With a grace that has exploded over the past two decades, King makes sure every word of The Outsider carries lethal weight while sounding like these are simply the only words that will do. The crimes are horrific but simple, the victims list is not a slasher movie affair. It is intimate but also contextual and atmospheric—the expanding portrait of the cost of despair around-the-edges of the central drama. The central drama being a question of how to define reality in a world where nothing makes sense anymore.
Context is huge here. This is King’s second stand-alone horror novel in a row with a significant Oklahoma setting. (Please set aside Owen King and father’s extraordinary—and equally important—Sleeping Beauties for me to make this point.) The description of Tulsa and Bell’s Amusement Park, a world of my childhood, is spot on in King's last straight-horror novel, Revival. I don’t recognize, so easily, the Flint City and Cap City of this book, but, that said, the people feel like the people I’ve known all my life, and the terror of the book’s bottom-feeder of the heartland echoes the appeal King has always had in the landscape where I grew up. It works the oppressiveness of open spaces and the heart of the American gothic. If you live in a world where nothing seems to ever happen and no one seems to take notice, there's a special intimacy to malevolence that can consume the widest horizons..
This terror over a wrongfully accepted mental construct of reality binds these characters together. It’s them (the ka-tet of the Dark Tower) against the world, against Heartland American decency, values King treats with more respect than we’d ever expect to see out of Hollywood. The book forces its characters (and its readers) to hold in mind absolutely contradictory truths. The only solution comes from grappling with that reality (right down to the smallest scrap of paper) and looking for—against society and everything they think is common sense—deeper truths and bigger realities than they may ever understand.
That’s the heart of horror as a heroic genre. It asks you to accept a new reality, and, almost always, it asks you to work with a diverse community who offer different pieces of the puzzle. The Van Helsings of these worlds need all the help they can get, and they’re likely to get the chair (or the gallows or a lethal injection) for their efforts. But they risk everything for the group, and the group risks everything for them. In this case, the hero every other core character eventually looks up to is a character the world might see as socially inept. This perceived ineptitude is exactly the quality that allows her to awaken the imaginations of the community she needs.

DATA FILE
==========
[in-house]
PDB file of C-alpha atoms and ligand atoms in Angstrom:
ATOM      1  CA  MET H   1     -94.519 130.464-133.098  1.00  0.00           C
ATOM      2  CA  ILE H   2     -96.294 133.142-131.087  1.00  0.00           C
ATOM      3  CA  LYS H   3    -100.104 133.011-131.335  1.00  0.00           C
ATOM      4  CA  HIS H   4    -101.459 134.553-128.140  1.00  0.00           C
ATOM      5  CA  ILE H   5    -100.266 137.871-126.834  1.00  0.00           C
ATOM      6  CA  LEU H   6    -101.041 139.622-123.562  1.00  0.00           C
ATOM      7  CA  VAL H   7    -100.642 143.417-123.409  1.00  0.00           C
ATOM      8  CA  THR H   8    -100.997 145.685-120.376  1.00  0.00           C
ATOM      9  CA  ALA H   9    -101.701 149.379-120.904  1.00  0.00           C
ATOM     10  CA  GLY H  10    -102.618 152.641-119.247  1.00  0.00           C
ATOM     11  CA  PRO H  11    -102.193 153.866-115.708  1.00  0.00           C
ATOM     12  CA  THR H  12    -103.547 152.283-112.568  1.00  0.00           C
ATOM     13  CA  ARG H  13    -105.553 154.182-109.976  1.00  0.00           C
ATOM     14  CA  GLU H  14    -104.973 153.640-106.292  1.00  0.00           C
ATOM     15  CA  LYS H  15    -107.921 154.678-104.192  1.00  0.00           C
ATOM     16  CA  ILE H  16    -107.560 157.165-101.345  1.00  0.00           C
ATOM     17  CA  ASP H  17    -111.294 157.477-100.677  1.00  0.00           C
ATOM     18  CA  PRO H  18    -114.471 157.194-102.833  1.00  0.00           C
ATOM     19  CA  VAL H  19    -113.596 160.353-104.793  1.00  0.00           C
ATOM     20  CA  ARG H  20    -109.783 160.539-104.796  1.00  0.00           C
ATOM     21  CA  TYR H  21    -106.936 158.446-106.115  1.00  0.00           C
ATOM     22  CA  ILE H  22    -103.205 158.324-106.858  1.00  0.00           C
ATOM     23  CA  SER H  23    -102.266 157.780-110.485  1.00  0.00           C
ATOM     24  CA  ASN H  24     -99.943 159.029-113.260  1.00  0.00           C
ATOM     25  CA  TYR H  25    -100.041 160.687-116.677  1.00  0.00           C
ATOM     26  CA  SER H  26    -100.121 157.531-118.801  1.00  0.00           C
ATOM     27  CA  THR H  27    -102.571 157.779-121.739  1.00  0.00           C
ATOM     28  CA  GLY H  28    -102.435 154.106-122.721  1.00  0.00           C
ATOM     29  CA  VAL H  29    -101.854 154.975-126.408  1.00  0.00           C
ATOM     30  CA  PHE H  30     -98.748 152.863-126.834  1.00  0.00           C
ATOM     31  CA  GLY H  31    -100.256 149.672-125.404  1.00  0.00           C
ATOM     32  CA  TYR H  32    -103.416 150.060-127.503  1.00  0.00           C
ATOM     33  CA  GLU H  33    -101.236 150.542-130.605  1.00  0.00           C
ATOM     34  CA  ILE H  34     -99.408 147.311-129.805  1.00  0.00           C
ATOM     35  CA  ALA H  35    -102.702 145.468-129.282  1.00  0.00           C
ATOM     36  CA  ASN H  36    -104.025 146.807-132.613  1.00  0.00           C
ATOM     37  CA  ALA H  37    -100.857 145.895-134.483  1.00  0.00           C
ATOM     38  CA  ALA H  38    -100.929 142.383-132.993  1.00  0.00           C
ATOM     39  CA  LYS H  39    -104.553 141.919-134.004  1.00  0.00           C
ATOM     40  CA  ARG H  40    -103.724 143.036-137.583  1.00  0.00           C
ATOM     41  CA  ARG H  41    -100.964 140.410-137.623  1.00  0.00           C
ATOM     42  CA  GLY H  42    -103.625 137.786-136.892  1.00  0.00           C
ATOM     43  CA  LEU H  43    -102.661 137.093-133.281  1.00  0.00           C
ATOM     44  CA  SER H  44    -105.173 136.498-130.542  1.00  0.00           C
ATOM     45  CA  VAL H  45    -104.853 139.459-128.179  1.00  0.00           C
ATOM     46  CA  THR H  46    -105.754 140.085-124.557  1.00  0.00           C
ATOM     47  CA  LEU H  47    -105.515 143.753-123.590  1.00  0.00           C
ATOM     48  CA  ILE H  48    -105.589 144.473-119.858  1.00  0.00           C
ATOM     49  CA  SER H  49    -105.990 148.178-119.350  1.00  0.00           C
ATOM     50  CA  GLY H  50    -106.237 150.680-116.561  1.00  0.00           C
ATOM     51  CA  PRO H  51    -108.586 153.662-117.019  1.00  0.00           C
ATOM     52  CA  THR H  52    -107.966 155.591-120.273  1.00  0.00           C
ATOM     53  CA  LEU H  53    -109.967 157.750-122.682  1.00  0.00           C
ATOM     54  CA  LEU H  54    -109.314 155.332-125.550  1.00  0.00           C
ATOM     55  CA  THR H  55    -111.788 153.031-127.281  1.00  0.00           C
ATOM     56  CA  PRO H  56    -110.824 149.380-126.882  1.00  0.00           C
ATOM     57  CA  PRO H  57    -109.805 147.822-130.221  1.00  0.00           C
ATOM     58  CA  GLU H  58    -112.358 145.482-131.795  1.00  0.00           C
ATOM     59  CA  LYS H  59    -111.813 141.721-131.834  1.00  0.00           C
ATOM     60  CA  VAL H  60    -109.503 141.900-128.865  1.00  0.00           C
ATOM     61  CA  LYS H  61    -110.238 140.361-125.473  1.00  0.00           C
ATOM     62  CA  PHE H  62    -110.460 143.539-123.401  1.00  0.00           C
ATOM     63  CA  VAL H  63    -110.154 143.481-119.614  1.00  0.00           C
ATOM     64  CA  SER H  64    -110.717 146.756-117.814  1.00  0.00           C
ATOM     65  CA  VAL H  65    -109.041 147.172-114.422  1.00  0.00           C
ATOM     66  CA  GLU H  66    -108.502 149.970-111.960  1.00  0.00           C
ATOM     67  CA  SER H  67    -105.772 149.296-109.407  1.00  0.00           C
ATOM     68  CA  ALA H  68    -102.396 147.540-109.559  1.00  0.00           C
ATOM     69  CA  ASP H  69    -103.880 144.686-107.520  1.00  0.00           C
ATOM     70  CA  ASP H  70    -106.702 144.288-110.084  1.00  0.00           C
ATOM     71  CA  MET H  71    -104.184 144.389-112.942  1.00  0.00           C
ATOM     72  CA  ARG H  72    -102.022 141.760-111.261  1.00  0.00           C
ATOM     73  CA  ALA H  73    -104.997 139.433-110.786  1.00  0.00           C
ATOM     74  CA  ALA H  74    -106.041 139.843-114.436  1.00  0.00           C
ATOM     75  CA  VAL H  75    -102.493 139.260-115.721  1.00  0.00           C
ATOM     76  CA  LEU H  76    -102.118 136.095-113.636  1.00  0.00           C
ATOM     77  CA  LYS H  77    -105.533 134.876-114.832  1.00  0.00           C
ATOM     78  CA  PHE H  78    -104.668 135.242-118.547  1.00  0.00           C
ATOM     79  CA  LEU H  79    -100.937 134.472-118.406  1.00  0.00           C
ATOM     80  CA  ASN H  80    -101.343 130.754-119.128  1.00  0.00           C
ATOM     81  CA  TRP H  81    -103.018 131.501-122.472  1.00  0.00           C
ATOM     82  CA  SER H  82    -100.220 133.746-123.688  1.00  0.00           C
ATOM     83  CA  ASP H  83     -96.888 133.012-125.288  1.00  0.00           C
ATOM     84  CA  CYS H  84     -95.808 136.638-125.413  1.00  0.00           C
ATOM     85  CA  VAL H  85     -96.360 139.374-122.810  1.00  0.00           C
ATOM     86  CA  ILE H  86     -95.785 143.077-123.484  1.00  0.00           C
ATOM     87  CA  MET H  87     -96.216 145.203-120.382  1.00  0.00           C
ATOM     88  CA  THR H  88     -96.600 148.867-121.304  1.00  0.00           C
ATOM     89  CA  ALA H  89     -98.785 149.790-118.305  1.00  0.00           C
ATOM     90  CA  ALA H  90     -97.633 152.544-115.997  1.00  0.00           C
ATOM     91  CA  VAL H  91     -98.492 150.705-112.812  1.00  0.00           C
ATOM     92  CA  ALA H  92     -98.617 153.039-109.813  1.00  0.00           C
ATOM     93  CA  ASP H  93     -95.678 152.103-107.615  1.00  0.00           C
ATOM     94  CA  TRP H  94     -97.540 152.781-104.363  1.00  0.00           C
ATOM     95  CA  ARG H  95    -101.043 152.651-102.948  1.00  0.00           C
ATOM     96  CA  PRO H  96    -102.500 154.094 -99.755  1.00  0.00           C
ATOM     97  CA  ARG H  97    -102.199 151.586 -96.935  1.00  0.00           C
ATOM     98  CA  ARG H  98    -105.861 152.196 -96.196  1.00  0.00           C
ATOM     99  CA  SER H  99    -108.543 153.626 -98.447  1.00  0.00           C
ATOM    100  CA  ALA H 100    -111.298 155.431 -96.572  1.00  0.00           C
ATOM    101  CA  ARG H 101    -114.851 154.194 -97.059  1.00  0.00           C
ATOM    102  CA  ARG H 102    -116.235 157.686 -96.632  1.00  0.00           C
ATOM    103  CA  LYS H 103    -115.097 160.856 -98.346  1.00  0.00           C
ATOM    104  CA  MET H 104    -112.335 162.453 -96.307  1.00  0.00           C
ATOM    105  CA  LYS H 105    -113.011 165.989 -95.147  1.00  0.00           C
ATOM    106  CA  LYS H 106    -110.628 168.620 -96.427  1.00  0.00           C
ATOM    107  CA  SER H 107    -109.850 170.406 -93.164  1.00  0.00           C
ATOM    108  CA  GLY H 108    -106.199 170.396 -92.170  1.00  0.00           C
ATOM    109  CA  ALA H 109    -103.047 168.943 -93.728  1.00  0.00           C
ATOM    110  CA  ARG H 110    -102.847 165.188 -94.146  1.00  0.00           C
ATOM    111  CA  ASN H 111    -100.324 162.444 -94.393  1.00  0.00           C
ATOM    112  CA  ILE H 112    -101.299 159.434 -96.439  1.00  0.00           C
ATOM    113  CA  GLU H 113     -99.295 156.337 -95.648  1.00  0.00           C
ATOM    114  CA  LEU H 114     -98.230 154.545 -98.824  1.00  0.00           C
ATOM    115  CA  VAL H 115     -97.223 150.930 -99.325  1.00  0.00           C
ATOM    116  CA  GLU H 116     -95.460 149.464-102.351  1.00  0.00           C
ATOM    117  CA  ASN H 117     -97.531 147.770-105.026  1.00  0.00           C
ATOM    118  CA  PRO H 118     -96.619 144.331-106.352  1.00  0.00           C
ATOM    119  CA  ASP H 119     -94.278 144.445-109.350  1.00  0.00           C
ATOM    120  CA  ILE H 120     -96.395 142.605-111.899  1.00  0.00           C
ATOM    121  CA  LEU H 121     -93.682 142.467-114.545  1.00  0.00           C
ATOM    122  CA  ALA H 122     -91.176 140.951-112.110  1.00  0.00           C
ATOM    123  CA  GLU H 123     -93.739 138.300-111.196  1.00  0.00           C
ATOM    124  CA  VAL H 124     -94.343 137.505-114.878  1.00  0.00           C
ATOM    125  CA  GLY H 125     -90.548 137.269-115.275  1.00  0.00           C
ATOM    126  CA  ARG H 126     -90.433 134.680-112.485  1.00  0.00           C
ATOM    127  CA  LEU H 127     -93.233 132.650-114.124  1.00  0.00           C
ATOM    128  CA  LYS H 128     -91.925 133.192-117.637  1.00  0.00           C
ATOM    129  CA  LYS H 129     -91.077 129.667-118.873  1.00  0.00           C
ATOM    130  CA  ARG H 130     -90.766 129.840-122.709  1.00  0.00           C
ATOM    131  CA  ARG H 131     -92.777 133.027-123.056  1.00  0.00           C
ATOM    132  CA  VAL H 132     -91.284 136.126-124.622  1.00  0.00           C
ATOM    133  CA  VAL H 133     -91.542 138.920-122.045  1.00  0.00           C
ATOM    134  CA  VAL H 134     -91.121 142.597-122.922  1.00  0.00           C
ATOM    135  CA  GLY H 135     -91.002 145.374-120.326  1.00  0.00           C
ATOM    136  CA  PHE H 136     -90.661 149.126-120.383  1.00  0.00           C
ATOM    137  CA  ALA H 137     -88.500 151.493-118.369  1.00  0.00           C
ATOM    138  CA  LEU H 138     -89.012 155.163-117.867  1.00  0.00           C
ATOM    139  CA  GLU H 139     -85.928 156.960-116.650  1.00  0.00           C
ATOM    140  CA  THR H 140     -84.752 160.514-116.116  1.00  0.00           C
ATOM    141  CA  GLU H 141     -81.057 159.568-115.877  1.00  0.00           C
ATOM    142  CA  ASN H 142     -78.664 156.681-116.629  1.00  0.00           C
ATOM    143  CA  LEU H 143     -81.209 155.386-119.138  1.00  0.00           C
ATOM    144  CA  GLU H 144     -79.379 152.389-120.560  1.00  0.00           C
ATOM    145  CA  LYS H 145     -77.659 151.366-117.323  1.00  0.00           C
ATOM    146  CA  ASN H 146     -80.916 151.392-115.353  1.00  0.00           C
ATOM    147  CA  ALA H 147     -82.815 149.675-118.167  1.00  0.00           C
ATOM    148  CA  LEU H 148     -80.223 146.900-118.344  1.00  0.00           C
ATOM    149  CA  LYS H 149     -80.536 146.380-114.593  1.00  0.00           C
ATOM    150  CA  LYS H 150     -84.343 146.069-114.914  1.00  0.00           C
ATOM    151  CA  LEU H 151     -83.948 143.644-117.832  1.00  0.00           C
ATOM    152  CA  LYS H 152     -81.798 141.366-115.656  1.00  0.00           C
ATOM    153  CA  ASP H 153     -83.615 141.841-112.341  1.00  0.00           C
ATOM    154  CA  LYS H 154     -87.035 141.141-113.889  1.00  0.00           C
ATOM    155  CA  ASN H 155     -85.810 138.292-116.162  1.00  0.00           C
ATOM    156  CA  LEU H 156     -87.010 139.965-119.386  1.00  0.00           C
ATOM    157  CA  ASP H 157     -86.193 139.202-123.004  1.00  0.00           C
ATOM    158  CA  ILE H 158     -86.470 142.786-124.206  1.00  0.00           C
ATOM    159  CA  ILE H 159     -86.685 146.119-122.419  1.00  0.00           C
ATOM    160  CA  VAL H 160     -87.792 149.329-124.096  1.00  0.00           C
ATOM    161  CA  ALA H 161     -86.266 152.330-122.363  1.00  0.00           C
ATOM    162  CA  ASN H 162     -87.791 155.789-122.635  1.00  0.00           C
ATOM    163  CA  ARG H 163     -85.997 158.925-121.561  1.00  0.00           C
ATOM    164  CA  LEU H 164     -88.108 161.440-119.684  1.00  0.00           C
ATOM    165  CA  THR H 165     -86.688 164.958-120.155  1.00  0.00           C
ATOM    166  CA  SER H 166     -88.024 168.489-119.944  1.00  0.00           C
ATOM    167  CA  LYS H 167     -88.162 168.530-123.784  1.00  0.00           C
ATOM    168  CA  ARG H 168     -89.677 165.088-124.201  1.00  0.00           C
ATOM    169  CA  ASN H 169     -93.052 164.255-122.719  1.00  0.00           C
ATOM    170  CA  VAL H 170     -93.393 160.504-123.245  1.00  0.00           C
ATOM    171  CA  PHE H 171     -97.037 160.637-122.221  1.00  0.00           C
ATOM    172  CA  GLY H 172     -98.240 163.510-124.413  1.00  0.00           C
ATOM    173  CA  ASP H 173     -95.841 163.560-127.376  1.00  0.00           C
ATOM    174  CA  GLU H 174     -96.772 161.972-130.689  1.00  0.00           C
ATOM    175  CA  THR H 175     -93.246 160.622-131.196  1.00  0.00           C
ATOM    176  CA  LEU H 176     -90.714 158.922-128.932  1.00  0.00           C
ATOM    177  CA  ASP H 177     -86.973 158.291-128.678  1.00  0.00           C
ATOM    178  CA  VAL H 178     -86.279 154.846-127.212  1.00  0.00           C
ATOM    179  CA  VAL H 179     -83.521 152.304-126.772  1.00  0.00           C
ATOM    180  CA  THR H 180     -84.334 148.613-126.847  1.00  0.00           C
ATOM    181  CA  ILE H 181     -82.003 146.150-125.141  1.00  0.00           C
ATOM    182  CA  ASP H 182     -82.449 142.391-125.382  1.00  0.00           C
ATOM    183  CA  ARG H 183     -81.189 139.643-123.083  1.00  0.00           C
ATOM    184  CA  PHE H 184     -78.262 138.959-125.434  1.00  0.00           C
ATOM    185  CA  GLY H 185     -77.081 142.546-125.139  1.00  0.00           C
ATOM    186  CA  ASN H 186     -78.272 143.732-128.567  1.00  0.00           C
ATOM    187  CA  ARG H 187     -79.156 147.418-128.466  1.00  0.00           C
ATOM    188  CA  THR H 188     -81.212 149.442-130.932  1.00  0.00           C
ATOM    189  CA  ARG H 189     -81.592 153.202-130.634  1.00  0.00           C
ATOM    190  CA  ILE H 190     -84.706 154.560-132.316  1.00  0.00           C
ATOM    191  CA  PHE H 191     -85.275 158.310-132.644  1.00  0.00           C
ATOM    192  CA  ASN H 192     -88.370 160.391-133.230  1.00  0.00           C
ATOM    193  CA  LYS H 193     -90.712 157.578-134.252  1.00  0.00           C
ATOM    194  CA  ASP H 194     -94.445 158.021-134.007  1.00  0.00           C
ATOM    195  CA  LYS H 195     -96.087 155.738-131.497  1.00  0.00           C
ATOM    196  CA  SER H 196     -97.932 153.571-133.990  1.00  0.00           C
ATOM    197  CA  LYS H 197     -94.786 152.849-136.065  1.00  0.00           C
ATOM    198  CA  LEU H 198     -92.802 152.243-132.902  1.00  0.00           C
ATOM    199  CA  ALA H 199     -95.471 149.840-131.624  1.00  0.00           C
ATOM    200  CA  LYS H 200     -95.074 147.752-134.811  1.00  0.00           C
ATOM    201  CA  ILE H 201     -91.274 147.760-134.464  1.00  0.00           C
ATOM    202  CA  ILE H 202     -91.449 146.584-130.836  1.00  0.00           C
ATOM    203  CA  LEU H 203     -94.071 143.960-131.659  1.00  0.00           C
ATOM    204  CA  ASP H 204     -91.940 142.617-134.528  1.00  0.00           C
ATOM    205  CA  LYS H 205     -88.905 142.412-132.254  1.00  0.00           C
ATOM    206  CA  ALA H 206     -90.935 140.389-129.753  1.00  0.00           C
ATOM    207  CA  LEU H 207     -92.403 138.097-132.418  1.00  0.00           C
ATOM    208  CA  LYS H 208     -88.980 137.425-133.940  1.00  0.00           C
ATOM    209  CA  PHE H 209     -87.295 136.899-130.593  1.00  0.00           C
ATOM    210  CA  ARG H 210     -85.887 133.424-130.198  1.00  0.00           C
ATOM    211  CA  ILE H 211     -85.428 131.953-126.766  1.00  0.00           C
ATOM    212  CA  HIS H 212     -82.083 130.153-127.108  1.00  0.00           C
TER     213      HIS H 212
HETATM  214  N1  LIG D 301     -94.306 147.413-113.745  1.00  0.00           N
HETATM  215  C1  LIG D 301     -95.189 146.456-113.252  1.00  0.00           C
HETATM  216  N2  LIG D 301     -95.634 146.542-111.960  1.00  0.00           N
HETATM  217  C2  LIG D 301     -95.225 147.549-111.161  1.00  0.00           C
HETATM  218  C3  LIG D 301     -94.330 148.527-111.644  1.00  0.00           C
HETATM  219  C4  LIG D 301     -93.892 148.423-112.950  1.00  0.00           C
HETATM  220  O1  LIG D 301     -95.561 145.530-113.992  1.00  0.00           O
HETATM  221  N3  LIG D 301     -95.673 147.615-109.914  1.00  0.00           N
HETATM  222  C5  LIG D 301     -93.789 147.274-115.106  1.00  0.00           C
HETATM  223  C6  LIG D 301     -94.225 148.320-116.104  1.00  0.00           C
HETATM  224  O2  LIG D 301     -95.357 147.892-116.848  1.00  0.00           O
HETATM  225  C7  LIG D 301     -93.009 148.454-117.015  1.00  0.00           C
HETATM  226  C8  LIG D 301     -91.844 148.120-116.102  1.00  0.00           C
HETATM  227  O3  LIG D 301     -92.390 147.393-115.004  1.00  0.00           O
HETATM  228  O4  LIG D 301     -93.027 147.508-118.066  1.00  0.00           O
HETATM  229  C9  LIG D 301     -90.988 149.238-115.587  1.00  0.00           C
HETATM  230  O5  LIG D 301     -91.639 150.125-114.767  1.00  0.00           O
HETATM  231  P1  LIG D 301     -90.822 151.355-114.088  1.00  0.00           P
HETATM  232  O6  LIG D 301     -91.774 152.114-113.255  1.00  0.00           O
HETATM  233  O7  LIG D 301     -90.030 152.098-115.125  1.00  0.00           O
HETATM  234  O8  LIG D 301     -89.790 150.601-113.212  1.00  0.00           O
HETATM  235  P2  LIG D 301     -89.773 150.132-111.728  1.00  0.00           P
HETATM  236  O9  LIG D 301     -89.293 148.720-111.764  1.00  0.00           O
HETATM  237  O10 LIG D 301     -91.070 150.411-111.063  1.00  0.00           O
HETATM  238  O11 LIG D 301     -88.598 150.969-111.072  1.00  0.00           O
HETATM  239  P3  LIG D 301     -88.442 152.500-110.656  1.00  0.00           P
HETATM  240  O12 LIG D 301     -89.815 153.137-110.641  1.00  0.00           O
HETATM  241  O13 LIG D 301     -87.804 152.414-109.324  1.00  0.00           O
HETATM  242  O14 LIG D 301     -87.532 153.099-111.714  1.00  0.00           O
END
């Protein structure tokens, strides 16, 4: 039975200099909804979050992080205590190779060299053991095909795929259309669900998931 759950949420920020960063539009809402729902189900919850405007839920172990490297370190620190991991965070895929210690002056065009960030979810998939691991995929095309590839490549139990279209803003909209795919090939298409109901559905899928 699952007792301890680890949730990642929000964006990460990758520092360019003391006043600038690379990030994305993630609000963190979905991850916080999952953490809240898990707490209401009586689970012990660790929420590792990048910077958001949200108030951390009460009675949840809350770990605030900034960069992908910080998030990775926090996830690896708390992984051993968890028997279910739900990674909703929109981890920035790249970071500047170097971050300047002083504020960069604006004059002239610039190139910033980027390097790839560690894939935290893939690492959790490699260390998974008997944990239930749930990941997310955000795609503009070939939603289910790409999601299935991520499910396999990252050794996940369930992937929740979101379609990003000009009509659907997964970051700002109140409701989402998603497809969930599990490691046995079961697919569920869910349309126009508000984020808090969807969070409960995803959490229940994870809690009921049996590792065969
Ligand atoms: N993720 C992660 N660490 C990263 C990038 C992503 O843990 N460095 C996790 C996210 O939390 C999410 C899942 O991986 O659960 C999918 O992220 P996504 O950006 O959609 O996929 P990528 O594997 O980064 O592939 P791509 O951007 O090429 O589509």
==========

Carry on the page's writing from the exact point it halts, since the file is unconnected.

And that’s why we write, and that’s why we read. We’re looking for each other in one way we know can fire the vision and focus of each member of the group. The Outsider himself is the threat to the community. He exploits our assumptions and ratchets up our senses of isolation and confusion. He’s effective because he's not a national alien; he’s an enemy from within. He lives in those dark caverns where we lack any sense of hope or justice. In this book and so much of the best horror, those who salvage hope for the rest of us have faced the unimaginable. They have been written off in some way and are all outsiders in the working world. But the quest of the horror novel is to find each other. Sometimes we best connect in our fear, but our humanity makes choices even there. This ka-tet (like the ones in real life calling us even as we read such a book) knows its only chance at salvation demands devotion to the community we all so desperately need. And this is why we write. And this is why we read.